- By: Dr. John Stenberg
- Date: Apr 23, 2019
Understanding Cervicogenic Vertigo
Vertigo is an extremely challenging and potentially debilitating condition that affects millions of Americans. While some experience intermittent and acute episodes of vertigo, others suffer with chronic spells of vertigo that are frequent and tremendously uncomfortable. Understanding vertigo is similar to understanding headaches; knowing what caused the onset of your vertigo condition is essential for receiving appropriate and effective care along with maximal recovery. Here we will briefly discuss vertigo symptoms, causes, the differences between children and adults, and the chiropractic treatment for cervicogenic vertigo.
It is easy to confuse vertigo symptoms with other forms of dizziness. Vertigo symptoms are often described as a sensation of “the world spinning uncontrollably.” Often in the midst of a vertigo spell people will lay down on the floor in an attempt to alleviate the feeling of spinning or falling. This sensation is often accompanied by other vertigo symptoms including nausea, vomiting, sweating, and anxiety. These spells can last from seconds to minutes, and in extreme cases can cause loss of consciousness or “blackouts.” Depending on when and how vertigo symptoms come on, some people are at risk for falling and sustaining further injury. It is not uncommon for vertigo symptoms to occur in connection with other conditions such Meniere’s Disease, migraine headaches, concussion/mTBI, and more.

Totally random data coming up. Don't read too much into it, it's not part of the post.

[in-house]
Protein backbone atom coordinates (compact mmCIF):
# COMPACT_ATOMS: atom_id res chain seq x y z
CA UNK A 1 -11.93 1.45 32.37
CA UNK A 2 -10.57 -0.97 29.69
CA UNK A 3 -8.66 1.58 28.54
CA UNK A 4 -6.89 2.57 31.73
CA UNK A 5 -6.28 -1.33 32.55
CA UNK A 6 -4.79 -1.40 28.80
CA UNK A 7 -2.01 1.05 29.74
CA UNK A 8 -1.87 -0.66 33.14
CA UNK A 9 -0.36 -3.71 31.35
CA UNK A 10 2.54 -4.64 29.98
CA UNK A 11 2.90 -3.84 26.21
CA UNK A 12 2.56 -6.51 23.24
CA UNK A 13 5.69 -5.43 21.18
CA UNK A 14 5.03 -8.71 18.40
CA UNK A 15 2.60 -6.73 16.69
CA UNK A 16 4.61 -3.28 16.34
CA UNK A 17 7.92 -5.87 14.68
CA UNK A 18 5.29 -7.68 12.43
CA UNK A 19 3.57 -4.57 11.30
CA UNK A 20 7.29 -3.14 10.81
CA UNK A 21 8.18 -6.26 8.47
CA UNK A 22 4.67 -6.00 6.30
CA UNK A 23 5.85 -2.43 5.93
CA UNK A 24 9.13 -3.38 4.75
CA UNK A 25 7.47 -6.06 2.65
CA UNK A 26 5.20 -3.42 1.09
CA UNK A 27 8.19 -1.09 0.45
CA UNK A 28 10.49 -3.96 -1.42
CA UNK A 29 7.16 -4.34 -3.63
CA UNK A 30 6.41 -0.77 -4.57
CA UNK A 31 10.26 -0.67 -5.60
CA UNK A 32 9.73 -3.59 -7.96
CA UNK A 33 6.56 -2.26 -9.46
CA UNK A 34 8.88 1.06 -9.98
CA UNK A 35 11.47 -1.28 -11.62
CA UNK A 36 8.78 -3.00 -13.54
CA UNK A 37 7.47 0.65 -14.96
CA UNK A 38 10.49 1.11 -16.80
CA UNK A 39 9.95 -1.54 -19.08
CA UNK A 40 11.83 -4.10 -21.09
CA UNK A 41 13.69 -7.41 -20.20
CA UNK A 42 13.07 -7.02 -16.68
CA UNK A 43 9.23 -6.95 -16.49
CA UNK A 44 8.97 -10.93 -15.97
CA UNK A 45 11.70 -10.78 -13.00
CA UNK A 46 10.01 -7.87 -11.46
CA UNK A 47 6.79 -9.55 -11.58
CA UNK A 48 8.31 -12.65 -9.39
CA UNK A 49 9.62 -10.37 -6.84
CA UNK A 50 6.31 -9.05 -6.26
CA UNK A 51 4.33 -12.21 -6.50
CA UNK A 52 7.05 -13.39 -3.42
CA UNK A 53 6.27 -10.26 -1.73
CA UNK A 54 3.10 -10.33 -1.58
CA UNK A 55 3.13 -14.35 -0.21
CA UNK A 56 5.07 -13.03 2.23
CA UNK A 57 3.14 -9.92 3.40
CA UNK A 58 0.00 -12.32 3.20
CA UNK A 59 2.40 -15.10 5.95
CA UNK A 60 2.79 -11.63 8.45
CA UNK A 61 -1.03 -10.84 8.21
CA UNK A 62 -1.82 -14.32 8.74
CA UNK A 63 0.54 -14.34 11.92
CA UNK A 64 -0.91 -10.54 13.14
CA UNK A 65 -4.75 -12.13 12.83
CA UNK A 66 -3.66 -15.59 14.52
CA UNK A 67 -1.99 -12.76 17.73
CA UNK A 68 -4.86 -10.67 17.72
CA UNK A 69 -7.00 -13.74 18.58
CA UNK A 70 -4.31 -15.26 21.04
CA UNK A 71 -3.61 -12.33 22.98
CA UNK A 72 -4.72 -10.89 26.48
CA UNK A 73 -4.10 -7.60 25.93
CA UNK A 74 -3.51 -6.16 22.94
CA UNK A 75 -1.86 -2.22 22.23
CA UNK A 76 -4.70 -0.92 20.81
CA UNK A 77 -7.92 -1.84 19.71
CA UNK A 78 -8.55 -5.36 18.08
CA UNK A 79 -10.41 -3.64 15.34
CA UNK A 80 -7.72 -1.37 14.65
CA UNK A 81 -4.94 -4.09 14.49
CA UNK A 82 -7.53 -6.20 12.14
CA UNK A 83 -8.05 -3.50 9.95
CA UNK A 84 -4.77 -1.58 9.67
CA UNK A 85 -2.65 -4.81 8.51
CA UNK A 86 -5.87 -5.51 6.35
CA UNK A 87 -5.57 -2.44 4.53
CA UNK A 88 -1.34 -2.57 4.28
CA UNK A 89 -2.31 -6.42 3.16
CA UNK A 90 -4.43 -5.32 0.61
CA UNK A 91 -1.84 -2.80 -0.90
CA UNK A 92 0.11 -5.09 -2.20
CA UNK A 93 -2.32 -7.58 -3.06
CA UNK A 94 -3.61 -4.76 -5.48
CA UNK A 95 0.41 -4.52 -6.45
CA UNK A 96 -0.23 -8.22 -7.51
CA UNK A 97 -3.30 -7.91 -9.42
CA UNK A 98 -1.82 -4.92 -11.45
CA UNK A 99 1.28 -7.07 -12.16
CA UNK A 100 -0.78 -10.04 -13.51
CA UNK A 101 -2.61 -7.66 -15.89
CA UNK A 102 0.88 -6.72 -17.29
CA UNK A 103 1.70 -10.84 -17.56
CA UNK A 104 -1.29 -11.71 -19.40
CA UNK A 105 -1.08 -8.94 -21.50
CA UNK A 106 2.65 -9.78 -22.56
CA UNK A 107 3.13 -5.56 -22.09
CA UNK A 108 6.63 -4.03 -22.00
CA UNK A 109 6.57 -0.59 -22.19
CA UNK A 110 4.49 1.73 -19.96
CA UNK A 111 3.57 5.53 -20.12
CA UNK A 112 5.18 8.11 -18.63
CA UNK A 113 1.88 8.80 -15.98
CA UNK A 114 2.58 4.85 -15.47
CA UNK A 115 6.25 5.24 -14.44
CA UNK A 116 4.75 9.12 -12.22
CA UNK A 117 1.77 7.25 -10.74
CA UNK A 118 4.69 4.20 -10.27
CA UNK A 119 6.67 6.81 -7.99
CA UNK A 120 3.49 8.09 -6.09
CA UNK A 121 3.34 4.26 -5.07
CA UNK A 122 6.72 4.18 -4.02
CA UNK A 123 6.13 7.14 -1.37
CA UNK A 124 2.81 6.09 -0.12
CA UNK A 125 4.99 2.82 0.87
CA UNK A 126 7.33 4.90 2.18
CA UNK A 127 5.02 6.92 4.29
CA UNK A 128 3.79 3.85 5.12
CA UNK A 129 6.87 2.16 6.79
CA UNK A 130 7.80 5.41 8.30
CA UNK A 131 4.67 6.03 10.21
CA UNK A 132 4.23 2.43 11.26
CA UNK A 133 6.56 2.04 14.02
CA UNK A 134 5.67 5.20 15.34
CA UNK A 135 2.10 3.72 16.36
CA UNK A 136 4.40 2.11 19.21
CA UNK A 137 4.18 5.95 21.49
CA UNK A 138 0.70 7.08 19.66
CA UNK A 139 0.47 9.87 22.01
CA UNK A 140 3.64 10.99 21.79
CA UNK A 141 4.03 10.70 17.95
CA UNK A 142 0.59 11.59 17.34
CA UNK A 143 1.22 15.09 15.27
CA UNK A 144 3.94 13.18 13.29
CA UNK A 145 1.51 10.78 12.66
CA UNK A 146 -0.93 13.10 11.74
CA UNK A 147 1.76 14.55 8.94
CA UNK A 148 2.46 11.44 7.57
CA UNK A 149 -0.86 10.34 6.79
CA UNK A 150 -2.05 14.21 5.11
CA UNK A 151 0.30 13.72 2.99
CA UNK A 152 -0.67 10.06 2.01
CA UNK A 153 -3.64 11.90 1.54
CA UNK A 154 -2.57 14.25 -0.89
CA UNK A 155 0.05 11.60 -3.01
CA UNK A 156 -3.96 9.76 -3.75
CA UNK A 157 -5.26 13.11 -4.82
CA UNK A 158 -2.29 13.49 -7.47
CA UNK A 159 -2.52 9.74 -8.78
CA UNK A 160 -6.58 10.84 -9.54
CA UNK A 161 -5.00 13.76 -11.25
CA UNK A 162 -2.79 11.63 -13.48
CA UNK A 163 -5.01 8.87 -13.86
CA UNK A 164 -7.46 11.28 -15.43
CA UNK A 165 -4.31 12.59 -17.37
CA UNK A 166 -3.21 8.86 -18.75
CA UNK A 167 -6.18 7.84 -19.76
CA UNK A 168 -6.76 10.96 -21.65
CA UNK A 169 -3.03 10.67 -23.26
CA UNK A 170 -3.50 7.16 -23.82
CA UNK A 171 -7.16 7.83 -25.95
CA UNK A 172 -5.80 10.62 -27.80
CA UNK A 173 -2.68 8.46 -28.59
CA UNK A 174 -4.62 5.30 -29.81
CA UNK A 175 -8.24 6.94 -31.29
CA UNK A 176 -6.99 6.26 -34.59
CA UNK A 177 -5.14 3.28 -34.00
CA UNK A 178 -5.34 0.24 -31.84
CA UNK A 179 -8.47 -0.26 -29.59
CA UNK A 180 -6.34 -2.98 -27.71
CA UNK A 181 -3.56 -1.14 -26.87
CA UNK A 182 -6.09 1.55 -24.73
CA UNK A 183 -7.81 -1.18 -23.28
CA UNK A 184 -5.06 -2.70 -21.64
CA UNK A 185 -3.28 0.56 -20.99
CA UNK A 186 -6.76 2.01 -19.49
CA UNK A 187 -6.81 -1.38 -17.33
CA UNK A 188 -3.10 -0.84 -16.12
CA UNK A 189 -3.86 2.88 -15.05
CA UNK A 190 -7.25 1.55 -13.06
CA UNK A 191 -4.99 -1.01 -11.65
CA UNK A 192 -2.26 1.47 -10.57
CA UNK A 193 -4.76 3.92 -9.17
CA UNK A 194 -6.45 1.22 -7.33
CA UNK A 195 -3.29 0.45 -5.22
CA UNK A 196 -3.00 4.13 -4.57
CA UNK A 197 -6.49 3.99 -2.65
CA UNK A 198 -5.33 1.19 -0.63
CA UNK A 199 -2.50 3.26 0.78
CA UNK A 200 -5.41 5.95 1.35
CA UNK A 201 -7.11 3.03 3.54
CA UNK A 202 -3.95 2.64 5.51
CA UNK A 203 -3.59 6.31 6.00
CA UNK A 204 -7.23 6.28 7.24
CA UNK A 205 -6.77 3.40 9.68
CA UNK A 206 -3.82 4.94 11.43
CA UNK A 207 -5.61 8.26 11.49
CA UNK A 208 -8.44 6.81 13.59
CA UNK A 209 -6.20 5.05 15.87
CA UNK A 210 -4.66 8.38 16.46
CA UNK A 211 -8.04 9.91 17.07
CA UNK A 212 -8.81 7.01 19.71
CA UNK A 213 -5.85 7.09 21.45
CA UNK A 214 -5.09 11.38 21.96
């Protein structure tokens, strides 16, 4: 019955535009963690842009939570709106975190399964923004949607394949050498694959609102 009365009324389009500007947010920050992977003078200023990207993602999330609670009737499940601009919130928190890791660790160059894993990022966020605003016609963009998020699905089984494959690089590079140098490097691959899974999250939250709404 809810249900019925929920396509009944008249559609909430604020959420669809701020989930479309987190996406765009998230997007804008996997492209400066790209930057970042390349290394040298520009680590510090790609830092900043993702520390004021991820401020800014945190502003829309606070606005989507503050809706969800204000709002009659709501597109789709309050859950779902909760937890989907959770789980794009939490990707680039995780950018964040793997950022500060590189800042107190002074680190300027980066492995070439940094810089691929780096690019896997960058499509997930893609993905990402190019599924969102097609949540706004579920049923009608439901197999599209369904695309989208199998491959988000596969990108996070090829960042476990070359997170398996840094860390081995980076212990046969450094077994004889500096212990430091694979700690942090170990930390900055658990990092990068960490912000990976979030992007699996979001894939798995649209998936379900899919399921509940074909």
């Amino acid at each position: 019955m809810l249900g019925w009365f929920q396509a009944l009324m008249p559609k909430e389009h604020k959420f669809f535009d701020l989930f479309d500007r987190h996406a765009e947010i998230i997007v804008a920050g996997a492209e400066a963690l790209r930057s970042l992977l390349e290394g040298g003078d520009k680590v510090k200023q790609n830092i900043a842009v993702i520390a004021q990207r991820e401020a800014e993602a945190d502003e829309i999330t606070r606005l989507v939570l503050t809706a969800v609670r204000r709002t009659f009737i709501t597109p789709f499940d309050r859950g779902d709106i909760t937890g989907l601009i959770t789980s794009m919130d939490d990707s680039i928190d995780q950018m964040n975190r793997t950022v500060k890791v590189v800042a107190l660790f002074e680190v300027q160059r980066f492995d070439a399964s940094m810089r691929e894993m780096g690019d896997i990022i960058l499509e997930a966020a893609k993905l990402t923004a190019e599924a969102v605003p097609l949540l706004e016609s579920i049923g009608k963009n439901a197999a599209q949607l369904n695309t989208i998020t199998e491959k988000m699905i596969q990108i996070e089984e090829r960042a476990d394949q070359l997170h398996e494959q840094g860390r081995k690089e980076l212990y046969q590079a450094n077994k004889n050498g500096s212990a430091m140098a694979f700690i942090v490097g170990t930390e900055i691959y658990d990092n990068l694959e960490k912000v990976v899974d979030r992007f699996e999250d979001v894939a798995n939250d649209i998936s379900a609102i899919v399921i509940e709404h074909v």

Understanding the underlying cause of vertigo in your case is essential for timely and effective treatment. Vertigo causes are many and varied and can range from serious life-threatening conditions to benign treatable causes. In rare circumstances, more serious conditions such as tumors, infections, or neurological disorders may be the underlying cause of vertigo.
As a disorder of balance and equilibrium, vertigo causes can be traced back to a disharmony between the systems of the body that contribute to keeping your brain and body upright in space and time. The three main systems involved are:
- Oculomotor - the movements of the eyes and their subsequent effect on balance
- Vestibular – the inner ear and it’s mechanisms of balance and coordination
- Proprioceptive – the effect of the joints and muscles of the spine on spatial awareness
Vertigo is commonly caused by a discrepancy in the coordination of these systems. In simple terms the body, brain, and eyes are working with conflicting information about your spatial awareness. Confusion about which was is up, down, left, or right sends your nervous system into a tailspin, ultimately resulting in the negative symptoms of vertigo.
So what exactly causes this discrepancy? There are many causes, but a very common and treatable cause is called cervicogenic vertigo. “Cervicogenic” simply means that the problem is coming from the cervical spine. The cervical spine is the neck region, and the upper cervical spine is the top portion of the spine at the junction between the head and the neck. It is in this area where cervicogenic vertigo arises, and conservative and effective treatments are readily available.
Trauma to the head and neck such as whiplash, sports injuries, slips and falls, concussions, and other stresses to the neck can produce a condition known as Atlas Displacement Complex (a.k.a. upper cervical subluxation). Atlas Displacement Complex includes two distinct processes:
- abnormal alignment and action of the segments at the top of the spine
- nervous system dysfunction
These two process compound to produce a variety of side effects by negatively affecting proprioception (spatial awareness). Cervicogenic vertigo occurs as a common secondary condition of Atlas Displacement Complex
What to do About Cervicogenic Vertigo